We also repeated the analysis including fasting measures treating ALT as a continuous variable, as opposed to a binary, elevated versus not elevated variable. In this analysis black ethnic origin was associated with lower mean ALT levels (compared to white adolescents). Mexican ethnic origin, male sex, waist circumference, fasting insulin and glucose were positively associated with mean ALT levels. Age, triglycerides, C-reactive protein and PIR were not associated with mean ALT levels.

Finally, as the prevalence of elevated ALT was different among the different ethnic groups we examined the associations in each ethnic group separately. The magnitude and strength of associations did not differ by ethnic group and were not different than those obtained in the models that included the whole sample or the fasting sub-sample (results not shown).


Our study aims were to estimate the prevalence of elevated ALT in a general contemporary adolescent population, to examine associations between a range of early life factors with ALT levels and to identify leading risk factors for ALT elevation. We found that the prevalence of elevated ALT, a surrogate marker of NAFLD in the absence of other causes of liver disease, was 8[bullet]0% among US adolescents 12-19 years of age. To the best of our knowledge there are only two other published studies in which the prevalence of NAFLD was estimated in a general pediatric or adolescent population and this is the first estimate of the prevalence of ALT elevation in a US adolescent population. Tominaga et al. reported a 2[bullet]6% prevalence of NAFLD (based on ultrasound) among Japanese children 4-12 years old.34 Park et al. found a 3[bullet]2% prevalence of NAFLD among Korean adolescents 10-19 years old, using ALT with a cut-off value of 40 U/L.13 When we applied this threshold to the adolescent participants in NHANES 1999-2004, a similar prevalence of 3[bullet]6% was found. In another study, Schwimmer et al. examined liver tissue from autopsies performed on children 2-19 years of age at time of death in the county of San Diego.35 The prevalence of histologically proven NAFLD was 9[bullet]6%. Although the sample in that study may not be representative of the community, authors report that the distribution of race, ethnicity and weight in the study population and the county of San Diego were well matched. Other studies assessing the prevalence of NAFLD have done so in select populations, predominantly obese and overweight clinic populations (e.g. 36-38). We found evidence of positive associations between sex (male compared to female), waist circumference, BMI, Mexican ethnic origin, and C-reactive protein and elevated ALT, and weaker evidence that fasting insulin, triglycerides, and poverty were associated with elevated ALT, findings that are consistent with other studies in both general 12, 13, 34 and select adolescent populations,14, 36, 38 as well as in adult populations. 14, 35, 39, 40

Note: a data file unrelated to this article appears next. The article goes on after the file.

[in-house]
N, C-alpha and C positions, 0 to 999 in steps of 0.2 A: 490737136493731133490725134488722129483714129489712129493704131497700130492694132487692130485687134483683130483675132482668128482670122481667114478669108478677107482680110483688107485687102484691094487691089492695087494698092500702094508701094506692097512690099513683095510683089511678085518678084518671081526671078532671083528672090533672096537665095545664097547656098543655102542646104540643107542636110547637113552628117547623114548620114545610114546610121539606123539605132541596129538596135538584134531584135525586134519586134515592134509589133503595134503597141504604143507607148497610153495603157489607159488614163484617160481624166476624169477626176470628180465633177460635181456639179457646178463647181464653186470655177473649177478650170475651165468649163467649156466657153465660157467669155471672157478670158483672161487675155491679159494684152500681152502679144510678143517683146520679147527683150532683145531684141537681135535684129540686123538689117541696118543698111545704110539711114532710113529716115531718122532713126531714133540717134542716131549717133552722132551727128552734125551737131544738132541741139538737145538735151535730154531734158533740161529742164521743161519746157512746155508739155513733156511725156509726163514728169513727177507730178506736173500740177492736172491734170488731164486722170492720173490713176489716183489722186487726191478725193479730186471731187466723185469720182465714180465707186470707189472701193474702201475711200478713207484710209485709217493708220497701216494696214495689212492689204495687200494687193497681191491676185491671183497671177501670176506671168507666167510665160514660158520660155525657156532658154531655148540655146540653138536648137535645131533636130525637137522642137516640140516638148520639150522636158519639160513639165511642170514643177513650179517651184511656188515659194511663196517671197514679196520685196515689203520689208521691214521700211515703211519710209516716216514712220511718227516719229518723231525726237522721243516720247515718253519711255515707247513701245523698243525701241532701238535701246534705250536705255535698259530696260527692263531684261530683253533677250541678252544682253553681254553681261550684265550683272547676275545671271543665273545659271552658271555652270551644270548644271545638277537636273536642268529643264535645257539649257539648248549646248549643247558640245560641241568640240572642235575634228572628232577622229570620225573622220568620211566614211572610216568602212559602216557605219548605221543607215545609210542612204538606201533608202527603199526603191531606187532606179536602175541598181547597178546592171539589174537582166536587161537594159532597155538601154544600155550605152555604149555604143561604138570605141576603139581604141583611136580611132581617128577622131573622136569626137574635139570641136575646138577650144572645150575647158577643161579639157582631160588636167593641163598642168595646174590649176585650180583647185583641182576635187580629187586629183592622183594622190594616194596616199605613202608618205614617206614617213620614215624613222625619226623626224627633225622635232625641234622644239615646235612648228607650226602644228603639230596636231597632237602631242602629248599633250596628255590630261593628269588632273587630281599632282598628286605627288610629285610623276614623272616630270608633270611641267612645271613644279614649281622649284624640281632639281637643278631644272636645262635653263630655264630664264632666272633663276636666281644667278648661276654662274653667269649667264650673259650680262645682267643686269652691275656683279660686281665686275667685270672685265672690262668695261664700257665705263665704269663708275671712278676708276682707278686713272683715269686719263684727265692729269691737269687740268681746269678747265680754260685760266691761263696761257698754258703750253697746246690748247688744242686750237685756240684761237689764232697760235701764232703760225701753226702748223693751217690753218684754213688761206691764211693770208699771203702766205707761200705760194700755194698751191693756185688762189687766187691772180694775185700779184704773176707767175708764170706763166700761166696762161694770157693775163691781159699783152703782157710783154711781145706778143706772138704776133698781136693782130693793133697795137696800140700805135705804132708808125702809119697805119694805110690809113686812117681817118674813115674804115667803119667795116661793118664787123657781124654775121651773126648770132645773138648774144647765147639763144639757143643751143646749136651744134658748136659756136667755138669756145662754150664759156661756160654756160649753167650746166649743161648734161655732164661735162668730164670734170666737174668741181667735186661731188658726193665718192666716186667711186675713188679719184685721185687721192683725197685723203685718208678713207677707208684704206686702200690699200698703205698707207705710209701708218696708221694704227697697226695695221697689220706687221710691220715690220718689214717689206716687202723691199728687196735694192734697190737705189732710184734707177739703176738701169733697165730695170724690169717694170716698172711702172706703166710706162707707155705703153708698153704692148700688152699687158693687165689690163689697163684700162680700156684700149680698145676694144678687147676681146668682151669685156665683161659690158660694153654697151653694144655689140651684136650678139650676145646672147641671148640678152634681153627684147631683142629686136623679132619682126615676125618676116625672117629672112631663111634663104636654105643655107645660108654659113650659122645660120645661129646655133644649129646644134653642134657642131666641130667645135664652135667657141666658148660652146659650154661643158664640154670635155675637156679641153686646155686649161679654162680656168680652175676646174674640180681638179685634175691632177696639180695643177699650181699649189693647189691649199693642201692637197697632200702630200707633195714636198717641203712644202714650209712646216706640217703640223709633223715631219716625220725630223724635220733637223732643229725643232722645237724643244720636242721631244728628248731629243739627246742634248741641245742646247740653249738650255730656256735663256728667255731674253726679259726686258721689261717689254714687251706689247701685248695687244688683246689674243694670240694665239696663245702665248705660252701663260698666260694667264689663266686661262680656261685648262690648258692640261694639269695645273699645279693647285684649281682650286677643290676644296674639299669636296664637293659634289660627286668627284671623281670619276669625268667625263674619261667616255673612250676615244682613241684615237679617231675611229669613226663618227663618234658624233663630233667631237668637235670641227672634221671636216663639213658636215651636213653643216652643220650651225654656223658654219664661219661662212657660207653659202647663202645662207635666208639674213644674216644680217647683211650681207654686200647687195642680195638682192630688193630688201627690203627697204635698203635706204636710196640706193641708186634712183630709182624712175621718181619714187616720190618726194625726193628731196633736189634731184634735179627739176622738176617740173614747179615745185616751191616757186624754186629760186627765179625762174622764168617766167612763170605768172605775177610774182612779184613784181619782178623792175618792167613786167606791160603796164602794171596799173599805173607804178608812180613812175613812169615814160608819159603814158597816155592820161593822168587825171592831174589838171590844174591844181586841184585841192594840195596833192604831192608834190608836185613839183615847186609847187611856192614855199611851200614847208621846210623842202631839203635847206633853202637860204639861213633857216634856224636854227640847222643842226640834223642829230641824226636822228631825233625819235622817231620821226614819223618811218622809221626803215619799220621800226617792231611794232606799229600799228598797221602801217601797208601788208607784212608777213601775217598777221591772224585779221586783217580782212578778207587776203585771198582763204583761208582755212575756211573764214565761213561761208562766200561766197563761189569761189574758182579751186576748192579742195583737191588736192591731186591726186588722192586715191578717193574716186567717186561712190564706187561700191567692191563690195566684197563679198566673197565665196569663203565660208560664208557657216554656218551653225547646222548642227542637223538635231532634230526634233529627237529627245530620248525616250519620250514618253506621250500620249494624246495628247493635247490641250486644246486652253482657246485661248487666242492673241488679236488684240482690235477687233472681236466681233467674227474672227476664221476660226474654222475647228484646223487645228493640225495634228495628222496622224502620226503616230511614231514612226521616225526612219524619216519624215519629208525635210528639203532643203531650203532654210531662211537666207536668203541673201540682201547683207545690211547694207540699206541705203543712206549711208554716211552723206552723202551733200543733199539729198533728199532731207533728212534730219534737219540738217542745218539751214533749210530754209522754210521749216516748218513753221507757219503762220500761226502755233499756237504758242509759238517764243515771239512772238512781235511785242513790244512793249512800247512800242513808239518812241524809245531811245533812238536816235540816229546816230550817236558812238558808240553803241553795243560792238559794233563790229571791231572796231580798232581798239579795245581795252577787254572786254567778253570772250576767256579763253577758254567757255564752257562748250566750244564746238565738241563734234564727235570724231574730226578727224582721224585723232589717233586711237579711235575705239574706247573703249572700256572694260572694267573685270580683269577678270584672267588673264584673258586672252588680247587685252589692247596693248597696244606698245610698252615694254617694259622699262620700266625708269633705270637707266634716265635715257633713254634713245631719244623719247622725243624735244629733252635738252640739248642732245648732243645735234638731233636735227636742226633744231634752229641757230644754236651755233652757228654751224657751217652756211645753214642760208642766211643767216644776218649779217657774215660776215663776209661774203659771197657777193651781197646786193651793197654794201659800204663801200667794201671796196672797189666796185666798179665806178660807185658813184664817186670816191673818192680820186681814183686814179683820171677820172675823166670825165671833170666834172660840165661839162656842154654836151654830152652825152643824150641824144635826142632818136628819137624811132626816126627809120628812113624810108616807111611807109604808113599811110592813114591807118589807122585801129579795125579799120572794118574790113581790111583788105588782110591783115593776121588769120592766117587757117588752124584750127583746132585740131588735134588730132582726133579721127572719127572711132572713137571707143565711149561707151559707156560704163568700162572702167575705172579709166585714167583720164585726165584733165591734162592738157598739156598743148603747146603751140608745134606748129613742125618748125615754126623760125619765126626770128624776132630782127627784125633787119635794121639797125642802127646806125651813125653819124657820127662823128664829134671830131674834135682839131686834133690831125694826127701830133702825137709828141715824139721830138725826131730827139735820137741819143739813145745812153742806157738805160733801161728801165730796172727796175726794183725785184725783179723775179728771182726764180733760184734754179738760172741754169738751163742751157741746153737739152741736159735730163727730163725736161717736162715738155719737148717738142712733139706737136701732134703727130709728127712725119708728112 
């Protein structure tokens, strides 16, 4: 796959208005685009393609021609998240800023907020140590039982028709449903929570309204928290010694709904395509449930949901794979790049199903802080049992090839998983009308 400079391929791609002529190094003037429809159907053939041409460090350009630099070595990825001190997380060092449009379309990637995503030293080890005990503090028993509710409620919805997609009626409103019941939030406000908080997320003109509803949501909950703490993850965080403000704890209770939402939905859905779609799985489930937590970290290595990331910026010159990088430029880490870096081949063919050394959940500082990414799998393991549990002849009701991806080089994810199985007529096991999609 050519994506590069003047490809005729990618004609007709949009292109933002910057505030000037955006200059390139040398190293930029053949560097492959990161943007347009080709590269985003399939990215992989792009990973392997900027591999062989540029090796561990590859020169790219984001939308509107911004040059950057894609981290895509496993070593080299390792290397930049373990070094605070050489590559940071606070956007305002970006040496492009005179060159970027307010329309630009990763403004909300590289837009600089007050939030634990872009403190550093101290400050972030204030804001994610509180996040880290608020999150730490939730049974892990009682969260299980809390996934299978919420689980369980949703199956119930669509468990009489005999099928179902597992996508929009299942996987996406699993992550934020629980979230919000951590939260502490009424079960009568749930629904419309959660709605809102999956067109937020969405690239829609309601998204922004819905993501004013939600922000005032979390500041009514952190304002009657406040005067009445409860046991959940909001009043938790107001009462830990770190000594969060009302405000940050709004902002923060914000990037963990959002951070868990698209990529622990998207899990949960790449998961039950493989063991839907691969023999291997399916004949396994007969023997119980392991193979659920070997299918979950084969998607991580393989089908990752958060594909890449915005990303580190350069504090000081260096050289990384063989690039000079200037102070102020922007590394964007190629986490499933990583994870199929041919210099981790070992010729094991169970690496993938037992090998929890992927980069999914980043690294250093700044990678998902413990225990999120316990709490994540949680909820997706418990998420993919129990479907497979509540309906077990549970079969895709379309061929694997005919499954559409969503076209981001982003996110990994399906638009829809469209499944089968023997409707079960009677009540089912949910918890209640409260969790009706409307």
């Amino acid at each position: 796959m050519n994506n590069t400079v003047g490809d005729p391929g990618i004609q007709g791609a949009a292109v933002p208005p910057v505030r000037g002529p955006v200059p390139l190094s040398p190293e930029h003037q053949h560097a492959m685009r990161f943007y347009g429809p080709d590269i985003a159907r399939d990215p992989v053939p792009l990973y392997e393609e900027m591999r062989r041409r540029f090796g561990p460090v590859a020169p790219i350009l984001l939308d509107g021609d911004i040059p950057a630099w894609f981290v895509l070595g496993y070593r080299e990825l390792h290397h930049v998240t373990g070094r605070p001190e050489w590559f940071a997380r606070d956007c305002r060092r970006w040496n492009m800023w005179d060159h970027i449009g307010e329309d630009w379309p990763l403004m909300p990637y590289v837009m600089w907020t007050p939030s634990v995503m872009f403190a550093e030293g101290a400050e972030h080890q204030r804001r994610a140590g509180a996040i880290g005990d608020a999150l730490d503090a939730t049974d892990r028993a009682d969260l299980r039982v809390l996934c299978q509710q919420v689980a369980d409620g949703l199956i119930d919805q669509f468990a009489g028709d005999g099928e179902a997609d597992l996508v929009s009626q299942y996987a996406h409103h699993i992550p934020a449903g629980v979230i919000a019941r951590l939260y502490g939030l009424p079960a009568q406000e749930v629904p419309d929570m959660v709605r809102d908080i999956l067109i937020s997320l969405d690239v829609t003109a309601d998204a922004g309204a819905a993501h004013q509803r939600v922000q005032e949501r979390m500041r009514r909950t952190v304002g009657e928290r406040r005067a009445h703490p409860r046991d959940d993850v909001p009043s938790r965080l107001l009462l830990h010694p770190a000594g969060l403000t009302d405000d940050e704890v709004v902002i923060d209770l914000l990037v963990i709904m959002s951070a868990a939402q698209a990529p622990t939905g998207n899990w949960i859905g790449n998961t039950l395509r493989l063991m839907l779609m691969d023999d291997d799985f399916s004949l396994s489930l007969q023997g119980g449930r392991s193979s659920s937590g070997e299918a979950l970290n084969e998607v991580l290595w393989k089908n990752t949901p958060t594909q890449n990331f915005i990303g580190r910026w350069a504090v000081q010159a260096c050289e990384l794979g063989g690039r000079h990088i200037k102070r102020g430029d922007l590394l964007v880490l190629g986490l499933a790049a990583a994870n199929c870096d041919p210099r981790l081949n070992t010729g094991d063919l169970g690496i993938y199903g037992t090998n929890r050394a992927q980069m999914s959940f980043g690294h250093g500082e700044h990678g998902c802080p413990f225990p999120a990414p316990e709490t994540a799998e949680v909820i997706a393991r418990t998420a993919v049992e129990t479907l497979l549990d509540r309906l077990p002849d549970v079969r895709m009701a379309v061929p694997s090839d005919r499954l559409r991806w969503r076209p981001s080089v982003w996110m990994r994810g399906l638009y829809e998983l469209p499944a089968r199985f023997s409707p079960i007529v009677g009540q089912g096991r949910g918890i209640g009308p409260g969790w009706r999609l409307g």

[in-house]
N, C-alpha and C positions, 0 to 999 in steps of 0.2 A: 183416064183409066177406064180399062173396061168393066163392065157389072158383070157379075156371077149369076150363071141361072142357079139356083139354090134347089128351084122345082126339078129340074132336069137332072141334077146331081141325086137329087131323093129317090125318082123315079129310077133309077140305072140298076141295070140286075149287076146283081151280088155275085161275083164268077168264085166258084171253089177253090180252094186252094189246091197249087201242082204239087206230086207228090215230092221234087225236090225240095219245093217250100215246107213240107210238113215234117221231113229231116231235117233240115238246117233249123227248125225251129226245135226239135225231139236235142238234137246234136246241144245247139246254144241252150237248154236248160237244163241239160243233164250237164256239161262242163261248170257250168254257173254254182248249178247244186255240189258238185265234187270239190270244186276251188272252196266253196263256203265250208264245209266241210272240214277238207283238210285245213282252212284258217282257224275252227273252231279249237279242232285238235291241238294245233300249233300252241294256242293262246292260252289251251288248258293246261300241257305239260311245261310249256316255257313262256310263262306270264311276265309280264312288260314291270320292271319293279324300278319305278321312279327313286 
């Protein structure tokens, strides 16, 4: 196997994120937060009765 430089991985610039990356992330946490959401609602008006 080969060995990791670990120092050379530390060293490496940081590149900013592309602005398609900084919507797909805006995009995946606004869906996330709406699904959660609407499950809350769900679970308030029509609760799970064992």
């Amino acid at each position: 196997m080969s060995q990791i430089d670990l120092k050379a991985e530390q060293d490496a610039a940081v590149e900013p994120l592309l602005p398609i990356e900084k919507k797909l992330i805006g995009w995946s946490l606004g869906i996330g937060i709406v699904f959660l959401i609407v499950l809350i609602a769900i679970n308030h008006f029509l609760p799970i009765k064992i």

When associations of participants’ characteristics were examined separately per ethnic group, no differences in the magnitude of associations were found. This finding is important since it suggests that although the prevalence of elevated ALT differed by ethnic group, greater waist circumference and/or BMI is detrimental among all ethnic groups. These findings highlight the importance of greater central or general adiposity as a risk factor for potential liver damage that is manifest at a young age in all ethnic groups.